While earlier studies found that migraine with aura is associated with an increased risk of ischemic stroke, a recent post-hoc analysis published in Headache reveals unexpected results. The new study suggests that onset of such migraines before the age of 50 is not associated with such risks.
The analysis included 447 migraineurs with aura (MA) and 1,128 migraineurs without aura (MO) among 11,592 participants (elderly men and women with a history of migraine). Over 20 years, there was a twofold increased risk of ischemic stroke when the age of MA onset was 50 years or older when compared with no headache.
However, MA onset before 50 years old was not associated with stroke. Also, MO was not associated with increased stroke risk regardless of the age of onset.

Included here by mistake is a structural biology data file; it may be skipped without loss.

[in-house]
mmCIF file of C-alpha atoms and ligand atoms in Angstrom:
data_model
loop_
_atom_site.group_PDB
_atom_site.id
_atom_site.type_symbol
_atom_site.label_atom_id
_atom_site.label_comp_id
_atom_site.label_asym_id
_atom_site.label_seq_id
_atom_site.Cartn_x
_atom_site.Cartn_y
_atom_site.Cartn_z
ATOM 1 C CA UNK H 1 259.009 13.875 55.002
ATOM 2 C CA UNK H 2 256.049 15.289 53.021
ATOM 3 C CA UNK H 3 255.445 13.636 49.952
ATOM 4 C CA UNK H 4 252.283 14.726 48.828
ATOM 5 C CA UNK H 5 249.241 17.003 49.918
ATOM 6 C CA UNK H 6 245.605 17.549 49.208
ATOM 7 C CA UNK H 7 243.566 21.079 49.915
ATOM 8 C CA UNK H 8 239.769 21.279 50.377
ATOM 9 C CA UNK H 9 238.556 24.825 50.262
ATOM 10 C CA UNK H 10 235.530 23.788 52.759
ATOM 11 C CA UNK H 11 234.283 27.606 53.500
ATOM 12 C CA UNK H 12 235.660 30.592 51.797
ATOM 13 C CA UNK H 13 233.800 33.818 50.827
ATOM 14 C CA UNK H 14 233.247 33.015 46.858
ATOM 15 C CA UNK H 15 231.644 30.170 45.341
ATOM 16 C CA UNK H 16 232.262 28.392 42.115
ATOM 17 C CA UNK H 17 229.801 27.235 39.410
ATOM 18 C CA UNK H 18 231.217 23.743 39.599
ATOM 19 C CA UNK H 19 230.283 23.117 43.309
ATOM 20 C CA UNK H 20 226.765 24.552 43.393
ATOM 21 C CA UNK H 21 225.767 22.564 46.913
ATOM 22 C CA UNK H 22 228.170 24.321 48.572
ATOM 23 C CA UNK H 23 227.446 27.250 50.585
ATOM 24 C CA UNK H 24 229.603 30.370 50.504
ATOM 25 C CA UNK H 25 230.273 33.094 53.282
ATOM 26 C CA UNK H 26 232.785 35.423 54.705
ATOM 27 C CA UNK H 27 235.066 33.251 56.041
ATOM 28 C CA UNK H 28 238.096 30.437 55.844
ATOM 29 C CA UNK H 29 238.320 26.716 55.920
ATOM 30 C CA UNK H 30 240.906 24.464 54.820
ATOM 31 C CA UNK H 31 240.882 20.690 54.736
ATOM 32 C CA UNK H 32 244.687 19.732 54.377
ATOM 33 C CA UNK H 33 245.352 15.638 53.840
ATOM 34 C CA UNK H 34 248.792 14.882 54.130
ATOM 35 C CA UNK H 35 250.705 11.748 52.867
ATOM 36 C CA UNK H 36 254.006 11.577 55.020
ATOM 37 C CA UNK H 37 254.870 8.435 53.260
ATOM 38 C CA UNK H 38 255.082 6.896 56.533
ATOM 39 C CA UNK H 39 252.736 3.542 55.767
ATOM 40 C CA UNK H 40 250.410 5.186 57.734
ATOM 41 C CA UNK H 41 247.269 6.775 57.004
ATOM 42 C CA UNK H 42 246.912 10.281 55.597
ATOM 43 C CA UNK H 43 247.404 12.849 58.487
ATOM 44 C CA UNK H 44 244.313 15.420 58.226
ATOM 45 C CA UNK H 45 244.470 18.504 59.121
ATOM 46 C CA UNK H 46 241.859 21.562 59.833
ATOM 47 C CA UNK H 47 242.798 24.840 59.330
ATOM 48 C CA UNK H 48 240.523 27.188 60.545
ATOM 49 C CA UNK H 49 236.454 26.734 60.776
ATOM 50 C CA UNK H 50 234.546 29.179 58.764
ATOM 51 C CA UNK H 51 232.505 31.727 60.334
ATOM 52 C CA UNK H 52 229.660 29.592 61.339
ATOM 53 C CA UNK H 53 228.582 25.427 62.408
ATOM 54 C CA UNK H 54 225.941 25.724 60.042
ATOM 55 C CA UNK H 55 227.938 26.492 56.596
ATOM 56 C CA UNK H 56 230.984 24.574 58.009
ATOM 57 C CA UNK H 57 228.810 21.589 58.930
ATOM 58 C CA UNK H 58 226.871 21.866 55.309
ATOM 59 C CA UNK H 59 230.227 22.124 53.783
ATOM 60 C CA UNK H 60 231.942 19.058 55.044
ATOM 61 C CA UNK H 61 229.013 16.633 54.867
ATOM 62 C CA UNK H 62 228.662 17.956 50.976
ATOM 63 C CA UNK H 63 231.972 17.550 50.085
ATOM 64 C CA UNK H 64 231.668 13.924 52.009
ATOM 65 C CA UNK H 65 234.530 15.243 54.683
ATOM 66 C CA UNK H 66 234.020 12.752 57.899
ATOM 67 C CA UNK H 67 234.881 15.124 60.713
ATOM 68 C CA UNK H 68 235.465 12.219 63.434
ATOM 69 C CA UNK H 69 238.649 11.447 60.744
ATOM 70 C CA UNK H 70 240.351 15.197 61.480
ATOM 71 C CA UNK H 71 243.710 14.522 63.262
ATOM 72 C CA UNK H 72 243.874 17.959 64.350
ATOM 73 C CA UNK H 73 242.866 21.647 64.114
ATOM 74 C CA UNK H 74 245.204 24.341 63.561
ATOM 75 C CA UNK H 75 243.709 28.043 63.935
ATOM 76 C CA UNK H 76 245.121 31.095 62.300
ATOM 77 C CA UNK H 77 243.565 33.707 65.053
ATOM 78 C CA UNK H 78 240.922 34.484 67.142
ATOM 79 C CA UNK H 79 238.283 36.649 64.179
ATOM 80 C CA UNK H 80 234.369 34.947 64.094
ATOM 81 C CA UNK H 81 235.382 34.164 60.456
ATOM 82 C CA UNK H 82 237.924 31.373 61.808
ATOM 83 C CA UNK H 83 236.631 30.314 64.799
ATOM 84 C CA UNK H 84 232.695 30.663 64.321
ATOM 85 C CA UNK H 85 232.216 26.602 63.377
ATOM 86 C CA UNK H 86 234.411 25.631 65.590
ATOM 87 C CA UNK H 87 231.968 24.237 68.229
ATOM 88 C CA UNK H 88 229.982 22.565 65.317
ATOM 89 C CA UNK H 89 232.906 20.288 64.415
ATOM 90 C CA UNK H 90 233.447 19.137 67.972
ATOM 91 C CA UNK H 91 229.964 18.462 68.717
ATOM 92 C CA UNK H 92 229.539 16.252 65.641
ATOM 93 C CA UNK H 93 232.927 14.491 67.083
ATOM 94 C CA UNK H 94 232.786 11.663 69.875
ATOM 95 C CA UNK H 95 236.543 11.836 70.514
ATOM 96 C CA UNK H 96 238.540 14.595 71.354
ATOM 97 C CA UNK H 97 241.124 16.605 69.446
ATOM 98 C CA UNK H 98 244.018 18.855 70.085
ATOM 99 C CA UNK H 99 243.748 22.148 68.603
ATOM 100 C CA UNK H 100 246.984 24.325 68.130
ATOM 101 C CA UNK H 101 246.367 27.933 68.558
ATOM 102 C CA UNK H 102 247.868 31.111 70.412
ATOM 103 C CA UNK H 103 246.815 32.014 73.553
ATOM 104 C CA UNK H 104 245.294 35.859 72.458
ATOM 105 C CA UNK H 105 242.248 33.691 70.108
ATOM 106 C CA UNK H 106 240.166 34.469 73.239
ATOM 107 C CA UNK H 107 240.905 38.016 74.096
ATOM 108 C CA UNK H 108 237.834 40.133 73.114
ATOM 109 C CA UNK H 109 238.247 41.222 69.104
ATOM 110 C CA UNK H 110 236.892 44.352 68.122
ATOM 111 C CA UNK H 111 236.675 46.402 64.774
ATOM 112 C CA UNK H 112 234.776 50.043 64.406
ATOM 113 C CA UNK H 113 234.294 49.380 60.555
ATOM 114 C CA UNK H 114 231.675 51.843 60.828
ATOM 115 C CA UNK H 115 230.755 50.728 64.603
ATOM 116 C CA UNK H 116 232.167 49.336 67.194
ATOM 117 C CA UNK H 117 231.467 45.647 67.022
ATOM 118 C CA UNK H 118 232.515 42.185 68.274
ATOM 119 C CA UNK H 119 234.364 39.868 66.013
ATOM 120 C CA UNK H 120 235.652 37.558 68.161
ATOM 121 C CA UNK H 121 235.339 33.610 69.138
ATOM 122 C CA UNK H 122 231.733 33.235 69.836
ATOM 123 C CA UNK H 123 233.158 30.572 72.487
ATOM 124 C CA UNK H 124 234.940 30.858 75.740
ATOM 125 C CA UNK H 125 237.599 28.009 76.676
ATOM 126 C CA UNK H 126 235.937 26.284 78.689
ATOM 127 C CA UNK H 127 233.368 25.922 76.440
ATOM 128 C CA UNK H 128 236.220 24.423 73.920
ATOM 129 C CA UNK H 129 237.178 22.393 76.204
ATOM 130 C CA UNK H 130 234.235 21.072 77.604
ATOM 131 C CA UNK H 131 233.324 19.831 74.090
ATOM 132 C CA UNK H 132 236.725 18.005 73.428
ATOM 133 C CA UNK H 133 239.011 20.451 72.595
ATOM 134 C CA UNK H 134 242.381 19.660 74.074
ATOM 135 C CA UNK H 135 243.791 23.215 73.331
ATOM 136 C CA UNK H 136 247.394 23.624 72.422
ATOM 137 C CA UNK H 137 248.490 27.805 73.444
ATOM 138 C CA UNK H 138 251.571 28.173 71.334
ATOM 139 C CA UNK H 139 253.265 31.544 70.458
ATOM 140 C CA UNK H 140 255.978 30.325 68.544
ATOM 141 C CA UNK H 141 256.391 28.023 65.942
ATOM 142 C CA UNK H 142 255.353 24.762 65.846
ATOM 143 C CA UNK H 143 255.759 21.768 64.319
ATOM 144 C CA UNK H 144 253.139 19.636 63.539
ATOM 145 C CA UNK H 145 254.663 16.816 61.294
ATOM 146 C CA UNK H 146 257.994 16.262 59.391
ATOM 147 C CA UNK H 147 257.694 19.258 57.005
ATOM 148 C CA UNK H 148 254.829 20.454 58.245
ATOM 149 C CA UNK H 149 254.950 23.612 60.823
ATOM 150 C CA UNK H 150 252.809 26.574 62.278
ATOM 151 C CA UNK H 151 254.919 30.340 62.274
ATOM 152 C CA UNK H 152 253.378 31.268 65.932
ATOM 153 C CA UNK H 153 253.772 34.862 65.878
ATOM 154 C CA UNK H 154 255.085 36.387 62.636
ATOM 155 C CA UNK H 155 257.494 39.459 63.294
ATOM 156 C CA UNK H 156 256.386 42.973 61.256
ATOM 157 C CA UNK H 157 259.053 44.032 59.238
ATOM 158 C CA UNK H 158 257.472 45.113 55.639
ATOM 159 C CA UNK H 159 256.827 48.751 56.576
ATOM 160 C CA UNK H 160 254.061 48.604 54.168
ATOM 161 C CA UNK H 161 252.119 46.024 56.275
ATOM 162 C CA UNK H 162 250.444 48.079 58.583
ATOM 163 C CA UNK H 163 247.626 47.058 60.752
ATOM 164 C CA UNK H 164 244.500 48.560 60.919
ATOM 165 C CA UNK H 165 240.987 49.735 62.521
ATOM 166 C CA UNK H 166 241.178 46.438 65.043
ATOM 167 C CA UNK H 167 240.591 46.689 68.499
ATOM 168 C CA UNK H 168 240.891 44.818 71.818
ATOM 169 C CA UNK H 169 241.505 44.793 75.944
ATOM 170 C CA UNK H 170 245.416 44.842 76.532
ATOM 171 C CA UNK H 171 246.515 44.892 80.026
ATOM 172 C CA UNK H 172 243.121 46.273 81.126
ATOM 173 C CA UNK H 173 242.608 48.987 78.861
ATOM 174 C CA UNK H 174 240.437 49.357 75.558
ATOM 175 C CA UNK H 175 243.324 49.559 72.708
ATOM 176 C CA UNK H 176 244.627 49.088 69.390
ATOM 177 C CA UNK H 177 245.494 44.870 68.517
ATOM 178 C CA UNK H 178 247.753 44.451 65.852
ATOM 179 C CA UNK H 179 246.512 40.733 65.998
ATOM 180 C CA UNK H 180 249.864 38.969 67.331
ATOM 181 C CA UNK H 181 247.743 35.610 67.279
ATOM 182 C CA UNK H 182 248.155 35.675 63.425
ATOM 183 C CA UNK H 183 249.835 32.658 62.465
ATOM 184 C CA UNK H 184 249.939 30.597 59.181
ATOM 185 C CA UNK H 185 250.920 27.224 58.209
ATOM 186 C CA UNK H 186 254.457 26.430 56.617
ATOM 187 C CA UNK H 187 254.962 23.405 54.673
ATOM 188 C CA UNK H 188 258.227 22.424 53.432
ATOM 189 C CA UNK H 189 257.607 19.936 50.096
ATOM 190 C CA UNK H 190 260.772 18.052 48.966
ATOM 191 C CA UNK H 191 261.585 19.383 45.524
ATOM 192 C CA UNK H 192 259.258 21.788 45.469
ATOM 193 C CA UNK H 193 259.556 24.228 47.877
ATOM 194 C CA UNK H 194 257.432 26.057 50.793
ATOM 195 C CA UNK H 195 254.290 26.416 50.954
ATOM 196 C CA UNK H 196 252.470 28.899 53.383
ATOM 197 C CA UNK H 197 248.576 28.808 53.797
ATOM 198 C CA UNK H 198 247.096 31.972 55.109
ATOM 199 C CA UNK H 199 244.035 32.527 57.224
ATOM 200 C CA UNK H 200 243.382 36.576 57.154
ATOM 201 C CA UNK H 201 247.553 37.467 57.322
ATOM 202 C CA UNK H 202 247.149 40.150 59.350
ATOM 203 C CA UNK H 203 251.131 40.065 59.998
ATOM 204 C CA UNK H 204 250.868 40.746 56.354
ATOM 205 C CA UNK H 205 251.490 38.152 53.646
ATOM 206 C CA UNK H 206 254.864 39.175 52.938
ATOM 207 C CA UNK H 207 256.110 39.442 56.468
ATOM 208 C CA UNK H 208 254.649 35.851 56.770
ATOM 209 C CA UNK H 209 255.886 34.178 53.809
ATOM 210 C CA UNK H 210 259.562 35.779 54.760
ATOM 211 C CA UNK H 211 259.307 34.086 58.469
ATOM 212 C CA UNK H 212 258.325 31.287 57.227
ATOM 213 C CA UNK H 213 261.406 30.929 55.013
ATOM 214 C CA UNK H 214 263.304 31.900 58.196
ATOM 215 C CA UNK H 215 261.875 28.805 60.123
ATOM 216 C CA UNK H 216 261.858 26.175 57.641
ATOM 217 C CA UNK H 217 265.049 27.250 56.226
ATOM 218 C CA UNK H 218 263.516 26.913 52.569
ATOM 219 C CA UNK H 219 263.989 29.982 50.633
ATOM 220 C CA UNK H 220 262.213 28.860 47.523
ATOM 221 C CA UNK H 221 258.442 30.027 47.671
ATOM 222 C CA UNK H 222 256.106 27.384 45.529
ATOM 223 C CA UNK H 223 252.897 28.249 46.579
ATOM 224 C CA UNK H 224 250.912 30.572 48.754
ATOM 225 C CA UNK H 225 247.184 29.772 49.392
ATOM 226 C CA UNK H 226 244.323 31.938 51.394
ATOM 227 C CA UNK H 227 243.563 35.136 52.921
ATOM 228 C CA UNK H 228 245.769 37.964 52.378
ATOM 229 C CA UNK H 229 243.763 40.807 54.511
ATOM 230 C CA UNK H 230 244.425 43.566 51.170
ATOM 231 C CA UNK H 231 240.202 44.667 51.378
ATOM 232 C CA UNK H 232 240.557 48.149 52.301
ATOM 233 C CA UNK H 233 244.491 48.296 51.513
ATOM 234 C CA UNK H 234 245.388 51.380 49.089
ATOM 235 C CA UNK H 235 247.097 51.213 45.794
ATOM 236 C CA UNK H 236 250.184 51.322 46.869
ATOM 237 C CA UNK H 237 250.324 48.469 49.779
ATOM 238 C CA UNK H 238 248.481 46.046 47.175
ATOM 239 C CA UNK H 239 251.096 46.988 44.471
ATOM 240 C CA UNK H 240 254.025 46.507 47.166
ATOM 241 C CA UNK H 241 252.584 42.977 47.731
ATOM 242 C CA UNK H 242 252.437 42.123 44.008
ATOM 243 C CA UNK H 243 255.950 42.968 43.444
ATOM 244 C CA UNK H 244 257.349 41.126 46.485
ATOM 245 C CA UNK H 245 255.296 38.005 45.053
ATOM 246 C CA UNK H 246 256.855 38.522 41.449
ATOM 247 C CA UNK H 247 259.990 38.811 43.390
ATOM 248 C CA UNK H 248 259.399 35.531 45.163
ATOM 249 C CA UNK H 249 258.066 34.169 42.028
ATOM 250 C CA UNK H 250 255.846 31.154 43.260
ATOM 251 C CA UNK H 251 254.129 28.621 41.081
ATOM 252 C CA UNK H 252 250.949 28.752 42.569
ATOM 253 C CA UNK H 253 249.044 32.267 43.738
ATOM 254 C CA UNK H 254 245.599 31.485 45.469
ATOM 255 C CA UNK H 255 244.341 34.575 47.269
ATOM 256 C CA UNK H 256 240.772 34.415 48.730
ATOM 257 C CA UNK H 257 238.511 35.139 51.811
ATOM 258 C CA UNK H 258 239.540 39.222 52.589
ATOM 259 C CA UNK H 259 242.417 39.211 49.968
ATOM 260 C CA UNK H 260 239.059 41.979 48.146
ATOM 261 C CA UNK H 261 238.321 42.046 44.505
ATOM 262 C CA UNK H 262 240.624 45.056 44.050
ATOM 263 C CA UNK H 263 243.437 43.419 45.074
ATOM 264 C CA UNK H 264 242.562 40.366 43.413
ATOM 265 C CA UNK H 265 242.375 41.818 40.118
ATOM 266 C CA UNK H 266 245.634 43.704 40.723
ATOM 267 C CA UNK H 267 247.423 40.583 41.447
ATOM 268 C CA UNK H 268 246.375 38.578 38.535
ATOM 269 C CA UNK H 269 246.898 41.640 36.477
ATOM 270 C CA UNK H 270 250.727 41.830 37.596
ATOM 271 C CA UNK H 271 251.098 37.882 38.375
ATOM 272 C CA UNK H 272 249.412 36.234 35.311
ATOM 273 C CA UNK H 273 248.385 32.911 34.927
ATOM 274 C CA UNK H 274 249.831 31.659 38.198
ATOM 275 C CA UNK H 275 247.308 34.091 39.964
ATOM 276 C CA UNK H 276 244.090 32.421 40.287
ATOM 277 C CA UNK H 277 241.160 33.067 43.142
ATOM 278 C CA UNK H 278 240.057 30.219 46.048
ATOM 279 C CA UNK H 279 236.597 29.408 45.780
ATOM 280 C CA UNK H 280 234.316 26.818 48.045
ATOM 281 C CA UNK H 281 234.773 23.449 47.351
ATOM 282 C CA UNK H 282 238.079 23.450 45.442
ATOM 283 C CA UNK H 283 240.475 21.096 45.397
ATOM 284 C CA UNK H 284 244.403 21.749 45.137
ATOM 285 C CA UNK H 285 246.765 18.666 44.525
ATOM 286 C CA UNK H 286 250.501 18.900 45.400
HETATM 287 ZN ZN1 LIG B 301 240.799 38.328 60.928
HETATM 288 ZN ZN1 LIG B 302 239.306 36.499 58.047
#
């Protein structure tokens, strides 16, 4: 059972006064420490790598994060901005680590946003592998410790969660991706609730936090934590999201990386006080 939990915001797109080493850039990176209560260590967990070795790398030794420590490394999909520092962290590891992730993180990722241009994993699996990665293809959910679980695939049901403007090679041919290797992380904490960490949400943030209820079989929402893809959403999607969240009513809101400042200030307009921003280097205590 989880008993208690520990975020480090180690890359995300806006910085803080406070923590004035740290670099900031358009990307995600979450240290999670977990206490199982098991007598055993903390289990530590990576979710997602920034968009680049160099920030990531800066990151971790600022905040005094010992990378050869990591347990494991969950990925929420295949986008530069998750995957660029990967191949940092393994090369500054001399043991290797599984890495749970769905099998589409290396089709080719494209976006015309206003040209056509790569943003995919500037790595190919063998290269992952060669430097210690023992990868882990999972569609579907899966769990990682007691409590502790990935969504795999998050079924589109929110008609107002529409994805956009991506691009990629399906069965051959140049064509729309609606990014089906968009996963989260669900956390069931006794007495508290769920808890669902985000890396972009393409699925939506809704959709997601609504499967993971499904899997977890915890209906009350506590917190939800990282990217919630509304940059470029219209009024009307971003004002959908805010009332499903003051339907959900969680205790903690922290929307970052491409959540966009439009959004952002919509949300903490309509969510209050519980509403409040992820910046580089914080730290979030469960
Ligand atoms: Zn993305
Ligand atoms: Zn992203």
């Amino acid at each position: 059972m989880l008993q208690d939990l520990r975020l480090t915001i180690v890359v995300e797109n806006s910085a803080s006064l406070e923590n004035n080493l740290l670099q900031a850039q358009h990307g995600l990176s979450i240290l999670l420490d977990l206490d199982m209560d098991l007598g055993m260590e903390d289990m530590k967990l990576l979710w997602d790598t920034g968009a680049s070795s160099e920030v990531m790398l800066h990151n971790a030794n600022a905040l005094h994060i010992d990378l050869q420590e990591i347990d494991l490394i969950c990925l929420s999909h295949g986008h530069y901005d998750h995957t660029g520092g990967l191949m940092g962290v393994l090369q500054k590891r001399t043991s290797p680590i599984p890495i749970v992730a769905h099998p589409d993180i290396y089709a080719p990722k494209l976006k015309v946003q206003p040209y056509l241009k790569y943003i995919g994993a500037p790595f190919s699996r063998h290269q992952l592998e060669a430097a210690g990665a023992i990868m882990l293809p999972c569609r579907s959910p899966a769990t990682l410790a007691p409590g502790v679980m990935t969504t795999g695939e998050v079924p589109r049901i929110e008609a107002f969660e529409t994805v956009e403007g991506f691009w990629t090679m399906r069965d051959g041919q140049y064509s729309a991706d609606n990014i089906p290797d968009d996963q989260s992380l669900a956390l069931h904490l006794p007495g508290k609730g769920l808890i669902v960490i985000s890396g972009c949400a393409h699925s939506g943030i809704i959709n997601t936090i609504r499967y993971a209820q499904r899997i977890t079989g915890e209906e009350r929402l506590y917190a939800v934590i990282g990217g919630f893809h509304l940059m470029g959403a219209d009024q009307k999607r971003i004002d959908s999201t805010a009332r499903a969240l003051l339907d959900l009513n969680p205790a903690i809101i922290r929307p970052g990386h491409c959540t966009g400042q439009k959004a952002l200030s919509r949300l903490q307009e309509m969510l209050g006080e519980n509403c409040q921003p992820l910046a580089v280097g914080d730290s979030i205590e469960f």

In the elderly population in the study, the absolute risk for stroke in MA was 8.27 per cent and in MO was 4.25 per cent.
Speaking about the study, lead author Dr. X. Michelle Androulakis, said, "I think clinically this is very meaningful, as many individuals with a long history of migraine are concerned about their stroke risk, especially when they get older and when they have other cardiovascular disease risks."
Androulakis further added, "Cumulative effects of migraine alone--with onset of migraine before age of 50--did not increase stroke risk in late life in this study cohort. On the contrary, the recent onset of migraine at or after age 50 is associated with increased stroke risk in late life.
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